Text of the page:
#4.CP with a Co-Issuer
A co-issuers of commercial papers can be either investors or co-issuers that issue commercial paper alongside the primary issuer. An investor or a co-issuer can structure its commercial paper offerings in a way that helps provide liquidity to the issuer. Increasingly, co-issuers find that it makes more sense for them to structure the commercial paper offerings to allow the issuer to use the funds.
Co-issuers can structure their paper this way to help the issuer meet its short-term funding needs. For example, a company that needs to pay off a vendor that is due a large payment soon may issue commercial paper alongside the co-issuer. The co-issuer can refinance the commercial paper and use the proceeds to pay off the vendor. The advantage of this approach is that the issuer does not have to conduct a formal offering, which can be burdensome.
Commercial paper vs treasury bills
Issuers of commercial paper should be aware of alternative investment opportunities for investors. Treasury bills are government-issued debt instruments with maturities not exceeding 12 months. The governments usually set a minimum investment amount ($100 for US Treasury Bills). Treasury bills do not have a fixed rate. The interest rate is determined through bidding and the purchase price is discounted. For example, if the interest to be earned at the end of the period is $10, then investors will pay $990.
Commercial papers on the other hand are issued by private companies (usually AAA-rated) at fixed interest rates. Unlike treasury bills that are bought at a discount, the promise is that investors will receive principal +interest. The interest rate offered is usually higher than treasury bills. This is because investors are exposed to higher risks compared to treasury bills.
Investing in treasury bills is very simple and has tax benefits. They are considered risk-free because they have government backing. Commercial paper interest rates should be higher in order to attract investors away from treasury bills.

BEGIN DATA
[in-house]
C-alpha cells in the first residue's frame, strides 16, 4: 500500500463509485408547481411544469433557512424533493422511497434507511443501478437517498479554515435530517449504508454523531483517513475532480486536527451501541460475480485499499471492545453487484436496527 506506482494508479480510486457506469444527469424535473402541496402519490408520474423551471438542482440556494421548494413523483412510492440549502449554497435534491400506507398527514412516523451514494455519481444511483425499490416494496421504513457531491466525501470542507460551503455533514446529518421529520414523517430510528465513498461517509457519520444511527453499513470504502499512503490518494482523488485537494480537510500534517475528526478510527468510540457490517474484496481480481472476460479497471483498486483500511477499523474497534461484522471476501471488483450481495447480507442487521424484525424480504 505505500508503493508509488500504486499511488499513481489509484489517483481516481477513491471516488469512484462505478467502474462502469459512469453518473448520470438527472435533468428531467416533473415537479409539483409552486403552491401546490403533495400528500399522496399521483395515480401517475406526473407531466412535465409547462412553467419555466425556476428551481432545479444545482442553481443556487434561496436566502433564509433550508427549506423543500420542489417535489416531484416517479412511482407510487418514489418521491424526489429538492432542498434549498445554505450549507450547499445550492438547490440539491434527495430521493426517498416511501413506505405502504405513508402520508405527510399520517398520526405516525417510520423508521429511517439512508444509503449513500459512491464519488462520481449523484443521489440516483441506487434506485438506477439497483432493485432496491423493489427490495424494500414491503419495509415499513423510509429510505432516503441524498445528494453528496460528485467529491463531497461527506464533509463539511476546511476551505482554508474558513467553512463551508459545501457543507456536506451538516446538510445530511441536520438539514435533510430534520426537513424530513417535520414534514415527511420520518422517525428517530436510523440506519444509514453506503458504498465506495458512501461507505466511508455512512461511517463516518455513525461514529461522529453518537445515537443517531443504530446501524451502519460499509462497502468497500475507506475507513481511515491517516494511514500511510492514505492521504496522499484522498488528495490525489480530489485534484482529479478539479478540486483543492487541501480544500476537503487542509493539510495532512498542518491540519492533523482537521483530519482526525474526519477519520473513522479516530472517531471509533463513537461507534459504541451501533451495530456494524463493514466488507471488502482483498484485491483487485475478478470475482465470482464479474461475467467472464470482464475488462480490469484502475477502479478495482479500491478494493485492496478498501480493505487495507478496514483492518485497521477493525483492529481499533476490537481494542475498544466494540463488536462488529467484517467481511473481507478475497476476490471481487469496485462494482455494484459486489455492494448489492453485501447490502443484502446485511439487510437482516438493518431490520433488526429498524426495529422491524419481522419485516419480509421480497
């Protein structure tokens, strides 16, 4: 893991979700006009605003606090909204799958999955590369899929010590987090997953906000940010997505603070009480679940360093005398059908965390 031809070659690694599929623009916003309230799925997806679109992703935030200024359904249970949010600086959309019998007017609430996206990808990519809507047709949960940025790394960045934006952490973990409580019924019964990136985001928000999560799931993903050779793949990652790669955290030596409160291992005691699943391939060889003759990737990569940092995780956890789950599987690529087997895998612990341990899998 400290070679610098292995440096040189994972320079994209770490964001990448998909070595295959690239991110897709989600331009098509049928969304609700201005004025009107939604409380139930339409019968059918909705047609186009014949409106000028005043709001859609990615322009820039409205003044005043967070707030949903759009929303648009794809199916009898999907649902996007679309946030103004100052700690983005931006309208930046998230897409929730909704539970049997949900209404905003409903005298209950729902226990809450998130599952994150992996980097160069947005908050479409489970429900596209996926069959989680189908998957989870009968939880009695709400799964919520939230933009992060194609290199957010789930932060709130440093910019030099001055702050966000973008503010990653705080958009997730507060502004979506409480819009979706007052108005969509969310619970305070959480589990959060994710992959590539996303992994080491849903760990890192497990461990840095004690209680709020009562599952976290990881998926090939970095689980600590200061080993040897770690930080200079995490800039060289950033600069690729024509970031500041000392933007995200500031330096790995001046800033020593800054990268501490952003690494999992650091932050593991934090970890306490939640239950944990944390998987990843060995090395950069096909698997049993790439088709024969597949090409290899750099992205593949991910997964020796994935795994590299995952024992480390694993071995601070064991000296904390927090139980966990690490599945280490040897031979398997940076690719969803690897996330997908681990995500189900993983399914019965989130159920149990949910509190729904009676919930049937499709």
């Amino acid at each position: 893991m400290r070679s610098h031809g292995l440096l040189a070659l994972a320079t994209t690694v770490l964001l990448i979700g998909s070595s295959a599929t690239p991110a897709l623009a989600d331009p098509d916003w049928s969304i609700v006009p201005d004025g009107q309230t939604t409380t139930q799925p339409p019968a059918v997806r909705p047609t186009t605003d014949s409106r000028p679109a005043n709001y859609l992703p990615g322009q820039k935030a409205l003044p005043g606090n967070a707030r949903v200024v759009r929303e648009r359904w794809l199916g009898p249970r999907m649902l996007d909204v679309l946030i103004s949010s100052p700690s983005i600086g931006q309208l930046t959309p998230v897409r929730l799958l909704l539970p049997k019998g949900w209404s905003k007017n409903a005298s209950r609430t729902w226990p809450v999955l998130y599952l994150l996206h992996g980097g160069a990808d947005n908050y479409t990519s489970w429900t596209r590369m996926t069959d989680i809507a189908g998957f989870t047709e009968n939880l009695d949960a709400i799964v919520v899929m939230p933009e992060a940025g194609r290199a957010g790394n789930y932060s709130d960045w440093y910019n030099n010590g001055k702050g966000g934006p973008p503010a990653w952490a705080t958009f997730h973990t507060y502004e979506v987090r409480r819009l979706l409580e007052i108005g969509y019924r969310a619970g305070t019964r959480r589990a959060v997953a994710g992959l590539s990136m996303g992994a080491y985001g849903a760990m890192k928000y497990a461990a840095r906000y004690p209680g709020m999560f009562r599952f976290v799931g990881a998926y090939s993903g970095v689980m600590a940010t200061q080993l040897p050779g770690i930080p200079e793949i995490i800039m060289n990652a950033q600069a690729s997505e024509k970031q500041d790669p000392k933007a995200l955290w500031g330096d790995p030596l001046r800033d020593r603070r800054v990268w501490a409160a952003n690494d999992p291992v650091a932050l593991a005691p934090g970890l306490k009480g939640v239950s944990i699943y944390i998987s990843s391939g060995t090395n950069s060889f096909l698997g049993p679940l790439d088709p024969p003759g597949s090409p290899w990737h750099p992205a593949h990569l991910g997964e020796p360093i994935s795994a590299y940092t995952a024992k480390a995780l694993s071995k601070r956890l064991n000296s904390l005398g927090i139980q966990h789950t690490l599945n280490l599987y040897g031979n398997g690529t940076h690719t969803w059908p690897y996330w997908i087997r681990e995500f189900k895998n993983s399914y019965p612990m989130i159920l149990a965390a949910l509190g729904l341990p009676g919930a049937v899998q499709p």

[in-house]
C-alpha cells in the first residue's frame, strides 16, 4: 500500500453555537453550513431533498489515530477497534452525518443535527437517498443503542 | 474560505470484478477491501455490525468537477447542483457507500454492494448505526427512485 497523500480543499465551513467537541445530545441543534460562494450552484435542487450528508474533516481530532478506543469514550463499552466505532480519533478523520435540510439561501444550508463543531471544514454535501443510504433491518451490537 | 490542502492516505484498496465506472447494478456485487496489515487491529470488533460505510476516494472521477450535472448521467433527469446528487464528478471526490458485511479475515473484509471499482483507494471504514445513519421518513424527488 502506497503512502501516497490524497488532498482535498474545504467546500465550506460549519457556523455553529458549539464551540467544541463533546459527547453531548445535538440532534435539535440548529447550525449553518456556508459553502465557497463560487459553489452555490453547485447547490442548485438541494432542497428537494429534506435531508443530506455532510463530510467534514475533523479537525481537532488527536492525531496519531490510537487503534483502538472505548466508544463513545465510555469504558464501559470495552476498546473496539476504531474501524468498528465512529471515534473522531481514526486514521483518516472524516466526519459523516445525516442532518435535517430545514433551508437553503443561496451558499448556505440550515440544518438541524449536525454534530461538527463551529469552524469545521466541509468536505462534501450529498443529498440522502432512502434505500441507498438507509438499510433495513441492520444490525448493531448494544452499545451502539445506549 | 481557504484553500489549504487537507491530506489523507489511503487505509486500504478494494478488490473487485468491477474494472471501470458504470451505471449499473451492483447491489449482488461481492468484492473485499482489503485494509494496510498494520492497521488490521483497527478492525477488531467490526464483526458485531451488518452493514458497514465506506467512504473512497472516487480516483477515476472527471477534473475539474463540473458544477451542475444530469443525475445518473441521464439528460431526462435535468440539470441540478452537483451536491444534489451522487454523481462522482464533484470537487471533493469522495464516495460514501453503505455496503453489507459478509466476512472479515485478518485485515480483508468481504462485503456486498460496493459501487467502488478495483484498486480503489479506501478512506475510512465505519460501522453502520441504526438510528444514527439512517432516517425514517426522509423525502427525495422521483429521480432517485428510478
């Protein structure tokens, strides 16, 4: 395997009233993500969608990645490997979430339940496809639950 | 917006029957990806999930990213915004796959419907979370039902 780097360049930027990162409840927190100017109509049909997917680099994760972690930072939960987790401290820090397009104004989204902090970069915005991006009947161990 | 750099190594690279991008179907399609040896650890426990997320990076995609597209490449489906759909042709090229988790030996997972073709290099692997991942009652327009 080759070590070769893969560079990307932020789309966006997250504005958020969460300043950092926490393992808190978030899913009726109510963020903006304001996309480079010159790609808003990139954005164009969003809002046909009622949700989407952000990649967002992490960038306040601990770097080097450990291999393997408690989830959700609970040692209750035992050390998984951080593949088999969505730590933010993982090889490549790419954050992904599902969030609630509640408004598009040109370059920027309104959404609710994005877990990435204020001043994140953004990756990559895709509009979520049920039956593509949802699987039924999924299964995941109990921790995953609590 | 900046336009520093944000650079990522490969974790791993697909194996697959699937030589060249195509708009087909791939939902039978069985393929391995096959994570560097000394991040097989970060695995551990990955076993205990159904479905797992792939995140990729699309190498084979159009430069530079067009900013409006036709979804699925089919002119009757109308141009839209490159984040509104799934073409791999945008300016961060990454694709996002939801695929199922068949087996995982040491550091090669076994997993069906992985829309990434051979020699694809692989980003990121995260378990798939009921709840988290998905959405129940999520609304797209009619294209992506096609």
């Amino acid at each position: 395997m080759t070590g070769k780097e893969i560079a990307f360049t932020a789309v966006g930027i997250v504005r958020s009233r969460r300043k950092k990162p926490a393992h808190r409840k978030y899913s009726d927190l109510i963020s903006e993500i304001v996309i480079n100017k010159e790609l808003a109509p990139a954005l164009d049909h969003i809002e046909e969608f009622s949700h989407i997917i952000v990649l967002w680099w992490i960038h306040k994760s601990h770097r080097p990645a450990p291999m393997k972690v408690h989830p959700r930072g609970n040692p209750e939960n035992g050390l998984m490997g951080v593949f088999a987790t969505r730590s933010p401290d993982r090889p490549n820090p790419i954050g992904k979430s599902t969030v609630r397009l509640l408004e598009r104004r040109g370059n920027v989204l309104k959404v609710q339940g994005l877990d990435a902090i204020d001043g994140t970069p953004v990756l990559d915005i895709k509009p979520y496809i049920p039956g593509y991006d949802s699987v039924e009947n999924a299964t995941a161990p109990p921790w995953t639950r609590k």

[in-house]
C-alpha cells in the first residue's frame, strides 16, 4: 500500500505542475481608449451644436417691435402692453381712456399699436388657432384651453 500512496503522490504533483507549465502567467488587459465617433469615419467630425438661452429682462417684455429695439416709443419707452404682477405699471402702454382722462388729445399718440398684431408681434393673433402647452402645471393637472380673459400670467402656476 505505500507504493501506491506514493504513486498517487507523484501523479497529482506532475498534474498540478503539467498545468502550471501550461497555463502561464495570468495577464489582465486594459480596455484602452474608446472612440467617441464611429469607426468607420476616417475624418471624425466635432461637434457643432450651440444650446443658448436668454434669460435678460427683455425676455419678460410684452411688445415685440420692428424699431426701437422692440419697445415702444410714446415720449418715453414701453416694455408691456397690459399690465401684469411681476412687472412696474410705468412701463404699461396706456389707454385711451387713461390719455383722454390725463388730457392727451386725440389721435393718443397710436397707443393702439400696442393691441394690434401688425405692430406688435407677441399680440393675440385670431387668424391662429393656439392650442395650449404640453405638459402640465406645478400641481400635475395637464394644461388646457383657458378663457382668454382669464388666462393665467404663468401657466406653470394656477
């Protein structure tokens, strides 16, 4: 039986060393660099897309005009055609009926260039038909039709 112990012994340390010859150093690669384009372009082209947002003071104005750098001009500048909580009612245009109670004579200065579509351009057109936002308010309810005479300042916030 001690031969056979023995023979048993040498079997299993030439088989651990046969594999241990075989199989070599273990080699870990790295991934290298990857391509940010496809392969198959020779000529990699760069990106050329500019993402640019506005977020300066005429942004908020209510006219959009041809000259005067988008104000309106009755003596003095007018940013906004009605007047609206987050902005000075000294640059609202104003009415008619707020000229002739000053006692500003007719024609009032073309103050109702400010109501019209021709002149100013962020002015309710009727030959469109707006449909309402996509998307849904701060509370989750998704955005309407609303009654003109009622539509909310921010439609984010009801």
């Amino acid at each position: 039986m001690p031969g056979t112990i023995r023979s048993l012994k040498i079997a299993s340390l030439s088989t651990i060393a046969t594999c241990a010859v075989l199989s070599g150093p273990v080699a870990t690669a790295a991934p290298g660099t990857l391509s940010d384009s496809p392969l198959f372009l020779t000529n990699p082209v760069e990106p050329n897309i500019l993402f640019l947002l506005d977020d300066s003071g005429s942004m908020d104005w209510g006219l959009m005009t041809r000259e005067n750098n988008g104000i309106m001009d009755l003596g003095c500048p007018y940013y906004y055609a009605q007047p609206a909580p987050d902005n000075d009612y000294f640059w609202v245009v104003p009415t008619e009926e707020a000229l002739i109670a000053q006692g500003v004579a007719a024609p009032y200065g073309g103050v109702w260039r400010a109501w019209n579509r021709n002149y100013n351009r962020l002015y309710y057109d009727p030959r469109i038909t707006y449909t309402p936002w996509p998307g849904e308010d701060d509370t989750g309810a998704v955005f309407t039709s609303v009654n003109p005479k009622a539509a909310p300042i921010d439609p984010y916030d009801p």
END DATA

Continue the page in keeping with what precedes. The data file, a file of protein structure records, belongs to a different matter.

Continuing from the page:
Commercial paper vs treasury bonds
Treasury Bonds are government-backed securities that pay fixed interest rates every six months until maturity. Treasury bonds have a maturity period of up to 10 years. At the end of that period, Treasury will pay the investor the par value (the amount you invested in the beginning).
Commercial paper vs bonds
Private companies can issue commercial papers or bonds. Both are debt instruments. Unlike commercial papers that are short-term in nature, bonds have a longer tenor. Bonds are issued to meet the long-term financing needs of a company and carry a higher risk for investors. Investors may earn a fixed interest rate or variable depending on the type of bond preposition.
Commercial paper example
If you are planning to issue a commercial paper, then number crunching is unavoidable. Firstly, you will need to determine the value of the funds you require. Then the costs of racing the funds. You will need to calculate annual commercial paper interest. The formula is as follows: Annual CP Interest = (Discount fee + dealer fee+ backup fee)*365/Usable funds*Days to maturity. But this should worry you. There are many calculators and apps that can help you.
Commercial paper is a flexible funding tool and a popular option for many companies. Issuers should consider how different types of CP might aid their fundraising efforts. By choosing the right structure for your issue, you can maximize the number of investors who are interested in purchasing your paper. For example, the commercial paper may be used in structured finance where a company uses them in short term as a bridge for borrowing in anticipation of a better economic condition (lower interest rates) in the future. At that time, the company can then go for a suitable bank loan.